Yet today, into her second term as chief minister, Mamata and her party make symbolic gestures of salutations to the men who lost their lives in Nandigram on 14 March 2007.

15 March 2007: Villagers run as police fire teargas shells in Nandigram. Baton-wielding police fired tear gas and beat dozens of villagers in West Bengal, who were protesting the killing of at least 14 people in a land dispute.
15 March 2007: Villagers run as police fire teargas shells in Nandigram. Baton-wielding police fired tear gas and beat dozens of villagers in West Bengal, who were protesting the killing of at least 14 people in a land dispute.
(Photo: Reuters)

Local party leaders such as Nandigram MLA Subhendu Adhikari go through the motions of social programmes that honour the “valour” of the “martyrs”, but not much else.

The chief minister has visited sundry countries in the West and Southeast Asia to “invite” investors to her state. These foreign visitations have not been marked with any success. Her government has, from time to time, promised that land could be given to Indian and foreign industrialists from a “land bank” in other parts of the state. Nandigram and Singur would remain no-go zones, for these remain “sacred” to the TMC’s politics.

Also Read: Bengal Polls: The Quint Visits Nandigram, 9 Years After the Pogrom

Bengal’s Priorities Have Changed — Countering BJP is No 1

But Nandigram and Singur, and the TMC’s politics over these two places separated by a distance of 145 km, also represent a problem for Mamata. Political observers in Kolkata opine that while Mamata realises the dire need of industrialisation in Bengal, she knows too, that throwing open Nandigram and Singur to potential investors could spell political doom.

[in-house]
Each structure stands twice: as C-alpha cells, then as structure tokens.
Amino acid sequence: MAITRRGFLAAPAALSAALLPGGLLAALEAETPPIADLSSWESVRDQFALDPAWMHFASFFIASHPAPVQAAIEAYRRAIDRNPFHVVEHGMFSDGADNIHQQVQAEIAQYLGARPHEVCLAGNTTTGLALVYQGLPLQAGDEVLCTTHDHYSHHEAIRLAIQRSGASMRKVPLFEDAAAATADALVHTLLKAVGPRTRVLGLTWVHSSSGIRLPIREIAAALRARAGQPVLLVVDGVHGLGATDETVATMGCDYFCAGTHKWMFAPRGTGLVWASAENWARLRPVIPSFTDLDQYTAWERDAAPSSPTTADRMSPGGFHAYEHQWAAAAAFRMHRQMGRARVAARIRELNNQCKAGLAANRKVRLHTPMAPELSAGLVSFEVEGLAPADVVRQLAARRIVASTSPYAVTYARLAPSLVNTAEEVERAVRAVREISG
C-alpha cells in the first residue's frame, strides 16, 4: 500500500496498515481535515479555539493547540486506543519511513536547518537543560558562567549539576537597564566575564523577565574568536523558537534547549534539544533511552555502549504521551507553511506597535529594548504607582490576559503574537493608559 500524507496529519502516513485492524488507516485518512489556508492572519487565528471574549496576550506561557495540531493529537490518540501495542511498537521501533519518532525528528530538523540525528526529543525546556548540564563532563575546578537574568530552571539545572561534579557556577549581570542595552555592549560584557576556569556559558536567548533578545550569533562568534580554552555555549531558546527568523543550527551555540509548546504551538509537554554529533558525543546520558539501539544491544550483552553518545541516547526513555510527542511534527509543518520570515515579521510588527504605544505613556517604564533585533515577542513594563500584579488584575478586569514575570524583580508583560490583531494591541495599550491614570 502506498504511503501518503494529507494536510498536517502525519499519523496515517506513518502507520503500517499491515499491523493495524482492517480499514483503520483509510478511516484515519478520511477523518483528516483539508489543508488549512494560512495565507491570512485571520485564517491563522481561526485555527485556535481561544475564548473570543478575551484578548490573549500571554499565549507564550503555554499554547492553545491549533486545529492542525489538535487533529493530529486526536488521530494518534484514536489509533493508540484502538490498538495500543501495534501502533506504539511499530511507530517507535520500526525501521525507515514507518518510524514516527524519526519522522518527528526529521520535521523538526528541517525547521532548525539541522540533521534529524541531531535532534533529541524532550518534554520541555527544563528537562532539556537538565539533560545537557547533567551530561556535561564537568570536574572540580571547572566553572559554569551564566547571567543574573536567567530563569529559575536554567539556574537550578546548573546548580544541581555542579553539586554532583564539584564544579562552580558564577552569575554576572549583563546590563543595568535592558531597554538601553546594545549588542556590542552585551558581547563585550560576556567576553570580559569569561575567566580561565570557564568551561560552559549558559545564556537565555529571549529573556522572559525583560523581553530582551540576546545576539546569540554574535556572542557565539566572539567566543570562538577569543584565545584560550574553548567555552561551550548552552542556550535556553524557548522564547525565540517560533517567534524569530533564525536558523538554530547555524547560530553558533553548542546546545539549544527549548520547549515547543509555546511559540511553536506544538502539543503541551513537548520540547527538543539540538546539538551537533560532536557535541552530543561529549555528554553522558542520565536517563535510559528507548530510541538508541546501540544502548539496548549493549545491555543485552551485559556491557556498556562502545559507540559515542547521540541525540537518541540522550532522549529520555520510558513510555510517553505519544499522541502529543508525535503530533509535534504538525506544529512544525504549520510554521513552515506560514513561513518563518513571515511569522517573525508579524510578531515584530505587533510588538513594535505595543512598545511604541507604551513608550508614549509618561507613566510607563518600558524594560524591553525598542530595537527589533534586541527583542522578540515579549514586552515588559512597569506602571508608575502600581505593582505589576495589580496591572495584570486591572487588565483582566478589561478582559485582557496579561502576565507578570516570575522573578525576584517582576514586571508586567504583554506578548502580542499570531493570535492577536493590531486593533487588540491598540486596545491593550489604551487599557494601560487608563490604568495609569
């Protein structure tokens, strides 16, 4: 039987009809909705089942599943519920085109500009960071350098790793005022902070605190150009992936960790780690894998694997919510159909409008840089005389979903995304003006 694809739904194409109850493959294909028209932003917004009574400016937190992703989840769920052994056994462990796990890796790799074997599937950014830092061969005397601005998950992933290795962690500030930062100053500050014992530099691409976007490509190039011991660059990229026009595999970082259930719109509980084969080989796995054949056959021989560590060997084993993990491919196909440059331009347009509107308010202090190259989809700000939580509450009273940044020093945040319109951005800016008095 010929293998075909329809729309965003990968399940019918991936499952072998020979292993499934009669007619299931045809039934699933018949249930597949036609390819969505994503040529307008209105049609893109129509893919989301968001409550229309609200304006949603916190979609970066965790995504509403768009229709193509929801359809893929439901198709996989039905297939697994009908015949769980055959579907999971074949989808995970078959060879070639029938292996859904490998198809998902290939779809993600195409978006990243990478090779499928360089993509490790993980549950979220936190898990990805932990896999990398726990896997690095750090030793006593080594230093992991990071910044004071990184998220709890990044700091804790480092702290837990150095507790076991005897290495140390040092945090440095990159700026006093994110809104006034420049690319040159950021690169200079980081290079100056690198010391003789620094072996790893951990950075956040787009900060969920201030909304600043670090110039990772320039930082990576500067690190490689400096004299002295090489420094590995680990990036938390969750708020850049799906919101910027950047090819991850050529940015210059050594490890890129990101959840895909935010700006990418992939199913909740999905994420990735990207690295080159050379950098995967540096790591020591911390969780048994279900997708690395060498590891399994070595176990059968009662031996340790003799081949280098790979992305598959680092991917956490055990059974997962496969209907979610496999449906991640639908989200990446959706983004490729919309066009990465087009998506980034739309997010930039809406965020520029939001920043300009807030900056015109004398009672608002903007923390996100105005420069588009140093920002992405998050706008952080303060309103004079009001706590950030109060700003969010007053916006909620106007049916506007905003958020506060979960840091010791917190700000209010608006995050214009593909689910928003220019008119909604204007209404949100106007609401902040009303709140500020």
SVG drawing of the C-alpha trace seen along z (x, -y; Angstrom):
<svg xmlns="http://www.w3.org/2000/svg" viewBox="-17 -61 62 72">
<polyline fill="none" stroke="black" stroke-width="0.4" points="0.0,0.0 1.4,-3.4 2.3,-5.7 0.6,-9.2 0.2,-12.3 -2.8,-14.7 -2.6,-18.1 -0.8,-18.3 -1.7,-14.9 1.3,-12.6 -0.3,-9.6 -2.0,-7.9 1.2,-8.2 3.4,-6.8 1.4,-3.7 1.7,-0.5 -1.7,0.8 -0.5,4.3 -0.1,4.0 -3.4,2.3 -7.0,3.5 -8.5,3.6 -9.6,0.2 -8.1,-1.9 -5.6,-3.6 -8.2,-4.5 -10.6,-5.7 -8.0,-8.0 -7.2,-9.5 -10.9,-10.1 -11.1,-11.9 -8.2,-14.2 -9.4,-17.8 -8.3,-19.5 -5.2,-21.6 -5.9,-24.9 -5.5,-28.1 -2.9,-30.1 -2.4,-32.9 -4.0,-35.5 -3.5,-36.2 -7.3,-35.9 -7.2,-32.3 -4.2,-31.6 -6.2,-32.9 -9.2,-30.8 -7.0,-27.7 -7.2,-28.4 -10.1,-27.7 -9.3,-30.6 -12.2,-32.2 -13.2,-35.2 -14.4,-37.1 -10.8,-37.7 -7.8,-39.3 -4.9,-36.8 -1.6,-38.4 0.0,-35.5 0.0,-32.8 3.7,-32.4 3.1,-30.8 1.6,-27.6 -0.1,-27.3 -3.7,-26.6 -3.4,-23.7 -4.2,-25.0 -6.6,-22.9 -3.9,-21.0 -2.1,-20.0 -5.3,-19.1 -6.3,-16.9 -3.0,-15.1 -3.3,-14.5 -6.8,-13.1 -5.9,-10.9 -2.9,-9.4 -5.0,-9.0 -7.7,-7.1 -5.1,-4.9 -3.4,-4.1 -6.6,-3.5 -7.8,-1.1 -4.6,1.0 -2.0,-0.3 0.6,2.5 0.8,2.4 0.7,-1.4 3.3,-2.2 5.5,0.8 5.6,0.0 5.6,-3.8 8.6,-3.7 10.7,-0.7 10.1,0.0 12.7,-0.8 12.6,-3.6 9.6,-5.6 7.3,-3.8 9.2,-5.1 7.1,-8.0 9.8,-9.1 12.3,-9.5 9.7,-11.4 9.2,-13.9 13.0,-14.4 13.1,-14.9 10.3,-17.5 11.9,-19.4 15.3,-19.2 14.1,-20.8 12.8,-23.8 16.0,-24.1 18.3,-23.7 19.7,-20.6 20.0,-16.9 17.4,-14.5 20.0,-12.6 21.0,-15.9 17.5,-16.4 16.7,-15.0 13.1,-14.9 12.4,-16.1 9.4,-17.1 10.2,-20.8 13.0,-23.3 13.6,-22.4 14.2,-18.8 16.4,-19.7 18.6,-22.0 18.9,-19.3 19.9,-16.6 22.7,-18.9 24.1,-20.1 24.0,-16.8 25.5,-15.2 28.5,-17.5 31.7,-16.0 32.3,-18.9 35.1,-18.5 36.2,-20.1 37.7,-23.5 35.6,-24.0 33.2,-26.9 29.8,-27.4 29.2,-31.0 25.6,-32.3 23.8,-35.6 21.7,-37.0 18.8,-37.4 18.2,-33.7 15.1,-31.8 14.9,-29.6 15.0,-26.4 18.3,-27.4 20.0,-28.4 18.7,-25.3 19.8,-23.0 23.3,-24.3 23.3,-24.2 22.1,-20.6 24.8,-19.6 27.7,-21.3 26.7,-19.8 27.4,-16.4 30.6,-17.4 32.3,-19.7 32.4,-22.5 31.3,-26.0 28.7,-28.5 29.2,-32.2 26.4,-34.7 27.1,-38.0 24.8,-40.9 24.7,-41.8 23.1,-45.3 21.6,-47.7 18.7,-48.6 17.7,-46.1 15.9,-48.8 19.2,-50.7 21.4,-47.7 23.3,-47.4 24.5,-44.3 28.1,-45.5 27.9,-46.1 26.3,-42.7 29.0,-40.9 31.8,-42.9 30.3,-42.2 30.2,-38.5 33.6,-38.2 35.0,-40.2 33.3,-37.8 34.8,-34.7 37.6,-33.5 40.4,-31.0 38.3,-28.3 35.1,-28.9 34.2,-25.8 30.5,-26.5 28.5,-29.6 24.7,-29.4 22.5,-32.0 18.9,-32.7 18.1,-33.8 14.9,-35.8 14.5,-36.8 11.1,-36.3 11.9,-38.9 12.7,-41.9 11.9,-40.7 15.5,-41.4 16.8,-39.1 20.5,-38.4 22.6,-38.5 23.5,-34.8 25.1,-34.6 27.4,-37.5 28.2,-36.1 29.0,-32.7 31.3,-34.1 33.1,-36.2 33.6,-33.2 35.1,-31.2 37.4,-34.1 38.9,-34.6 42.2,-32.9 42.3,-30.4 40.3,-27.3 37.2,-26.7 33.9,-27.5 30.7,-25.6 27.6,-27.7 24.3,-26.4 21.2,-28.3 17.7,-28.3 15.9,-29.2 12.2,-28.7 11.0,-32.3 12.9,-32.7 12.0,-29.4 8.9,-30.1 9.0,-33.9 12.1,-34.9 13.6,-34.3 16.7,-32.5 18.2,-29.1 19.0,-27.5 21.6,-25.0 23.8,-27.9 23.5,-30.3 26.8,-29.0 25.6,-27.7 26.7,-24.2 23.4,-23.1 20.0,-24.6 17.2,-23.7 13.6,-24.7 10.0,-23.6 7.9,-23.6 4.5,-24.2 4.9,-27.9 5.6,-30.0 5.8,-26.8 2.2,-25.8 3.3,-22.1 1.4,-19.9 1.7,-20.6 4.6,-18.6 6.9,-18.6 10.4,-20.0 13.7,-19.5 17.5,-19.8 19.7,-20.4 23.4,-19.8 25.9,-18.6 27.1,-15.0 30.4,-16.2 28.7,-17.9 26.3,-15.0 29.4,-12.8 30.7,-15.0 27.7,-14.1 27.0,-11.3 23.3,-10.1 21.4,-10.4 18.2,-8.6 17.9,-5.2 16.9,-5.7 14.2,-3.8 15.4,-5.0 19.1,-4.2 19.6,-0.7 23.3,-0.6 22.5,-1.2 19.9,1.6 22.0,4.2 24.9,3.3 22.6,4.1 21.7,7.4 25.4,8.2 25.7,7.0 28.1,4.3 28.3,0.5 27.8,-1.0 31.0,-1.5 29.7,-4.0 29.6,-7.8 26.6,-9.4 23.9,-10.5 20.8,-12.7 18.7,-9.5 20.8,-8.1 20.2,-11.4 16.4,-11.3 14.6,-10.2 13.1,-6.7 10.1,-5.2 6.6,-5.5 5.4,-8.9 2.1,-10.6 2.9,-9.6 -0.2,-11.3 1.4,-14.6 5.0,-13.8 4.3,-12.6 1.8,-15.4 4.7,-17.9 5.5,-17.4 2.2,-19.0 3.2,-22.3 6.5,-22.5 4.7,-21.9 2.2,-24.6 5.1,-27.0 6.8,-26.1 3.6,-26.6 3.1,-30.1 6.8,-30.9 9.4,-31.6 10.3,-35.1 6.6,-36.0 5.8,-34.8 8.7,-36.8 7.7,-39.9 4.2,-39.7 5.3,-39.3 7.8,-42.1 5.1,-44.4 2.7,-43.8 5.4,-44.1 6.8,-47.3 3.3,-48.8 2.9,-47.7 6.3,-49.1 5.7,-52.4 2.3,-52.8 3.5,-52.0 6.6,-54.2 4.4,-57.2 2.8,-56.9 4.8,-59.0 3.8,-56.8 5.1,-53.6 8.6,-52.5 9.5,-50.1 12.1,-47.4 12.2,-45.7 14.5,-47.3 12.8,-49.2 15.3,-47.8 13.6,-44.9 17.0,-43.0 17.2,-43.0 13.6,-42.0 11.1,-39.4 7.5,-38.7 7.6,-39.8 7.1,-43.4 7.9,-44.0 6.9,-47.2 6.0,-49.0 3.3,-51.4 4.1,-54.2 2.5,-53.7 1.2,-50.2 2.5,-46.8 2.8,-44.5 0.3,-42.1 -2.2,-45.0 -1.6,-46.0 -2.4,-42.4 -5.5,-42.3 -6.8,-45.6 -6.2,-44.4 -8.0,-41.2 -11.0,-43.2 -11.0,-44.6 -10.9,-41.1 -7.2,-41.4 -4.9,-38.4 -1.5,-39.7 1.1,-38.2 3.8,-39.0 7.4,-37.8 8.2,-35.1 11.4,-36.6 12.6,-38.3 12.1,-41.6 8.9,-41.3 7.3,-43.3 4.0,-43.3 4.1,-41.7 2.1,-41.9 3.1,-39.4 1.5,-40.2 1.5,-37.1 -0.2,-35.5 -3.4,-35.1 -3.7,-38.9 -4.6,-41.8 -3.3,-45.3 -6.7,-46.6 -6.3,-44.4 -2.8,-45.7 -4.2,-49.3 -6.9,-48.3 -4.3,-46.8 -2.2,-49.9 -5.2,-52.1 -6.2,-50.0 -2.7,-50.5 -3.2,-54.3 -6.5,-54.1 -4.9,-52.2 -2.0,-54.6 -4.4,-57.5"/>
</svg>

It would be akin to losing a large and decisive vote bank.

Mamata is now caught in a cleft stick: Nandigram and other parts of Haldia would be ideal for SEZs, but allowing investors there would entail a huge political cost at a time when she is having to deal with the BJP’s aggressive politics in a state where “symbolic Hindutva” rhetoric and anti-minority posturings have just about begun to take roots.

With the leftist parties in terminal decline and the Congress relegated to a small corner in two or three districts in North Bengal, Mamata’s battle lines are drawn. The BJP is the new threat that her party, mired in allegations of financial scandals that have sprung from allegations that individual party leaders, benefited from the Sarada and Rose Valley chit fund scams, is having to contend with.